Armenian Advocacy Day press conference on April 18
(Sacramento, CA) Assemblymembers Katcho Achadjian, Adrin Nazarian, and Scott Wilk are pleased to announce the winners of this year’s essay contest for the 2016 California Armenian Legislative Caucus’ commemoration of the Armenian Genocide.
Assemblymembers Katcho Achadjian, Adrin Nazarian, and Scott Wilk are holding an essay contest for the 2016 California Armenian Legislative Caucus’ commemoration of the Armenian Genocide. California high school students in 9th-12th grade are invited to participate in the essay contest to increase greater awareness of the Armenian Genocide on its anniversary.
The winners will be awarded scholarships and acknowledged at the California Armenian Legislative Caucus’ annual Armenian Advocacy Day during a press conference on April 18, 2016 and receive special recognition from the Assemblymembers.
LA Metro Board Members Call for a San Fernando Valley Customer Service Center
(Los Angeles, CA) On February 4th Assemblymember Adrin Nazarian hosted a forum with the Los Angeles County Metropolitan Transportation Authority (Metro) to discuss current and future transit projects in the San Fernando Valley.
At the forum, residents expressed frustration with the lack of a customer service center in the San Fernando Valley. A Metro customer service center allows riders to apply in person for reduced fare applications for seniors, students, and the disabled community.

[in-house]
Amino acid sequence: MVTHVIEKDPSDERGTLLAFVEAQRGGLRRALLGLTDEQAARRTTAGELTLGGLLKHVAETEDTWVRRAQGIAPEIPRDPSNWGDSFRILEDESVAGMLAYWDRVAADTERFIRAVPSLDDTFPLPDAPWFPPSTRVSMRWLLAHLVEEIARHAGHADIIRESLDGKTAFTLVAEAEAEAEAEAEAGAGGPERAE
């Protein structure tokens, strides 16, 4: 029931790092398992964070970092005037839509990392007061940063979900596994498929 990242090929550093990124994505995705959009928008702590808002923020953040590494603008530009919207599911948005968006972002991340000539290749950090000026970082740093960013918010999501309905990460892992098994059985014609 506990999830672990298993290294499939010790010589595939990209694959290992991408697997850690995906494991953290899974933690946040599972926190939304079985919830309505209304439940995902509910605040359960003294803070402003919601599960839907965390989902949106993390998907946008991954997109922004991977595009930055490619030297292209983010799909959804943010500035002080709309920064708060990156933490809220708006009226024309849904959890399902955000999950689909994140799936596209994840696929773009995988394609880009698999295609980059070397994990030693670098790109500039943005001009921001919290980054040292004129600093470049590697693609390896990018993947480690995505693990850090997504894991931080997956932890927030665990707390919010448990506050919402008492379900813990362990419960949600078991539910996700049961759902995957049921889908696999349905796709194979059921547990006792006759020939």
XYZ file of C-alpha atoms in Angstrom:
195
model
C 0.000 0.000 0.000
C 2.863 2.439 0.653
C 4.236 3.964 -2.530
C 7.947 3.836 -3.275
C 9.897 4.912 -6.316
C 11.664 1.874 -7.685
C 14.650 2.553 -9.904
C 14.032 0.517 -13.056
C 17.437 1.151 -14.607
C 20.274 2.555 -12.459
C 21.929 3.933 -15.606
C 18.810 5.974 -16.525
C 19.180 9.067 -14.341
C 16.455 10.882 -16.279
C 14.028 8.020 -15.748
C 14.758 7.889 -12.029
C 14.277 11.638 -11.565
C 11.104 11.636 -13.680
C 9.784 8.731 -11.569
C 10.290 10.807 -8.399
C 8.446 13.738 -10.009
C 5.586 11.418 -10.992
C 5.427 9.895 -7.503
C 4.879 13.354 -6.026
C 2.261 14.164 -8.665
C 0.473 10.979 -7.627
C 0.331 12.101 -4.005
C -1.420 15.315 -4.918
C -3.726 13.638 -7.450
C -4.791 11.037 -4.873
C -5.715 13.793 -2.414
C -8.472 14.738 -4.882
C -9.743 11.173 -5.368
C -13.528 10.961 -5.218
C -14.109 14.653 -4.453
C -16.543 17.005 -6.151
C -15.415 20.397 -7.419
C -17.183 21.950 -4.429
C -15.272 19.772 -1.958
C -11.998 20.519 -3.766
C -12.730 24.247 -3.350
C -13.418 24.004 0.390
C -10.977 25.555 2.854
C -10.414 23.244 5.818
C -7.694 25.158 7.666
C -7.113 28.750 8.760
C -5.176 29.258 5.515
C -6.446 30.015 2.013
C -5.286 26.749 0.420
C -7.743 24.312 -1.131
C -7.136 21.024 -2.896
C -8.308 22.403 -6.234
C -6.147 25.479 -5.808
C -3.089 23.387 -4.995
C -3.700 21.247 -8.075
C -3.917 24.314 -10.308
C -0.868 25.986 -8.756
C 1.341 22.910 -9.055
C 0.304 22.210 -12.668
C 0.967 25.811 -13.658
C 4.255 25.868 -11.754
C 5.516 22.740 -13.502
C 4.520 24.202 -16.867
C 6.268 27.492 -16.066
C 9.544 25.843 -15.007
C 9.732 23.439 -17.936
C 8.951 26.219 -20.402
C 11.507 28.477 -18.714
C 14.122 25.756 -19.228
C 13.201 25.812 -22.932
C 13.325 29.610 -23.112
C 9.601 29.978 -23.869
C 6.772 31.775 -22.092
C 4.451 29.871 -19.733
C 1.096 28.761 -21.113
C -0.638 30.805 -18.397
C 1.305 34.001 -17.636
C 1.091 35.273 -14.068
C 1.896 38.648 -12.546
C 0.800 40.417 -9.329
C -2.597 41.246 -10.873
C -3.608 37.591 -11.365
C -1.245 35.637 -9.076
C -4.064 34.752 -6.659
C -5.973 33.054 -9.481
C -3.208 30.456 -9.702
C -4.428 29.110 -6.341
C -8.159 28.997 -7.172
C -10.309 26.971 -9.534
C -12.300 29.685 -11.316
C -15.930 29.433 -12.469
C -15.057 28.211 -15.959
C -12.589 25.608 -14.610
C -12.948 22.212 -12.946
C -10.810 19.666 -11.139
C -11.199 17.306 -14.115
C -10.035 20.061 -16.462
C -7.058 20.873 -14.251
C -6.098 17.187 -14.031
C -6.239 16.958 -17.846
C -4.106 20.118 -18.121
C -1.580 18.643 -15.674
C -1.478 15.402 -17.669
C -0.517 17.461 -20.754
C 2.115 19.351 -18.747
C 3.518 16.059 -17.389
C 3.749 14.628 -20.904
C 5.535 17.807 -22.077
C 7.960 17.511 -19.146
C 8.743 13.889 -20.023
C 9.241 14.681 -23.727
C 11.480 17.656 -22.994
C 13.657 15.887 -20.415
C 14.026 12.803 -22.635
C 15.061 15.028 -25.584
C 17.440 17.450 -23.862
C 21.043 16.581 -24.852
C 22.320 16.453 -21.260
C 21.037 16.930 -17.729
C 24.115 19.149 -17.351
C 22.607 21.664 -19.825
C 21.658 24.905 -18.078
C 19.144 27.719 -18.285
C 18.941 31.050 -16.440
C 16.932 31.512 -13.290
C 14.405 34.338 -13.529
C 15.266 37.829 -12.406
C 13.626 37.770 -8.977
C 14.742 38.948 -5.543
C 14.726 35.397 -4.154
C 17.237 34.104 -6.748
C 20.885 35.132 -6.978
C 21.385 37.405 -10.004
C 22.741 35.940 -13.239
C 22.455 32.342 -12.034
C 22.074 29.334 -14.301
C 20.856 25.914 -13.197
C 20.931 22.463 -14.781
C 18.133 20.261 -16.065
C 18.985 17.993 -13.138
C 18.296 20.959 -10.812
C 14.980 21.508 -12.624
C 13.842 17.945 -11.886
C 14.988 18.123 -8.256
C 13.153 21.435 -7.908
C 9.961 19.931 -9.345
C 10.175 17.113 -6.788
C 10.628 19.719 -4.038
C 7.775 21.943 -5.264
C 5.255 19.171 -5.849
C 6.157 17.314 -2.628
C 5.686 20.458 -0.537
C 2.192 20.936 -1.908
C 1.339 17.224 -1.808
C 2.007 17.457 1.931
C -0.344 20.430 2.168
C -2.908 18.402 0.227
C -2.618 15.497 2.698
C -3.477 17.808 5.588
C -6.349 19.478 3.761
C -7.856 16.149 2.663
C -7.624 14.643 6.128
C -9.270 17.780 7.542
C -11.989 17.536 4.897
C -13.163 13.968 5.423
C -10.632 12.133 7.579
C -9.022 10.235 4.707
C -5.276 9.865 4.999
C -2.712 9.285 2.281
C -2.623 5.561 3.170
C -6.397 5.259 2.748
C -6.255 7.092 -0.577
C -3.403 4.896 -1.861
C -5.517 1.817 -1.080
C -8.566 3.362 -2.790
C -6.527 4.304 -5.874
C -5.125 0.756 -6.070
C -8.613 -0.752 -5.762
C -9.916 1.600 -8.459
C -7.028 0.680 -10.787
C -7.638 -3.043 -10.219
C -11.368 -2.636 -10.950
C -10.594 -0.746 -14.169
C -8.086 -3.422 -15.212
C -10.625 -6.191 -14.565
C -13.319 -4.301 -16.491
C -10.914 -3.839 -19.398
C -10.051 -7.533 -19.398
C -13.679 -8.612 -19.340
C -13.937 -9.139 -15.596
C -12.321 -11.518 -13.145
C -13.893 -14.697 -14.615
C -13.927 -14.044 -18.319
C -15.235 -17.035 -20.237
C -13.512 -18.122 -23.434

AB 1191 Clarifies that Interest Collected by Quimby Fees Can Be Used to Build or Repair Park Land
(North Hollywood, CA) Last Week, Governor Brown signed into law legislation championed by Assemblymember Nazarian that recognizes the interest generated off Quimby Fees can now be used for park development. State law did not explicitly grant cities the statutory authority to use interest generated from Quimby fees.
California Legislature’s Special Session on Transportation must also include public transit funding to ensure an integrated, multi-modal transportation system that keeps L.A. moving
(Los Angeles, CA) State Senator Ben Allen and Assemblymembers Adrin Nazarian and Richard Bloom joined officials from the Los Angeles County Metropolitan Transportation Authority (Metro) as well as key regional transit advocates to call for over $900 million annually for critically needed public transit funding in California. Hundreds of millions of dollars would flow to L.A. County to help expand public transit options and maintain the existing transit system in a state of good repair.
Governor Brown has called for a Special Session on Transportation that focuses on increasing funding to repair streets, bridges, and freeways. Legislators and public transit advocates are calling for a more balanced approach that repairs roads but also invests in public transit that accounts for more than 1.4 billion passenger trips annually in California.
(Sacramento, CA) Today, Assemblymembers Adrin Nazarian (Sherman Oaks) and Tony Thurmond (D-Richmond) introduced Assembly Bill 9, the Tobacco-Free Schools Act. AB 9 requires all schools to adopt and enforce a tobacco-free campus policy and requires schools to post “Tobacco use is Prohibited” signs at all entrances to school property.
Currently, there is no uniform, statewide prohibition against smoking in K-12 school campuses.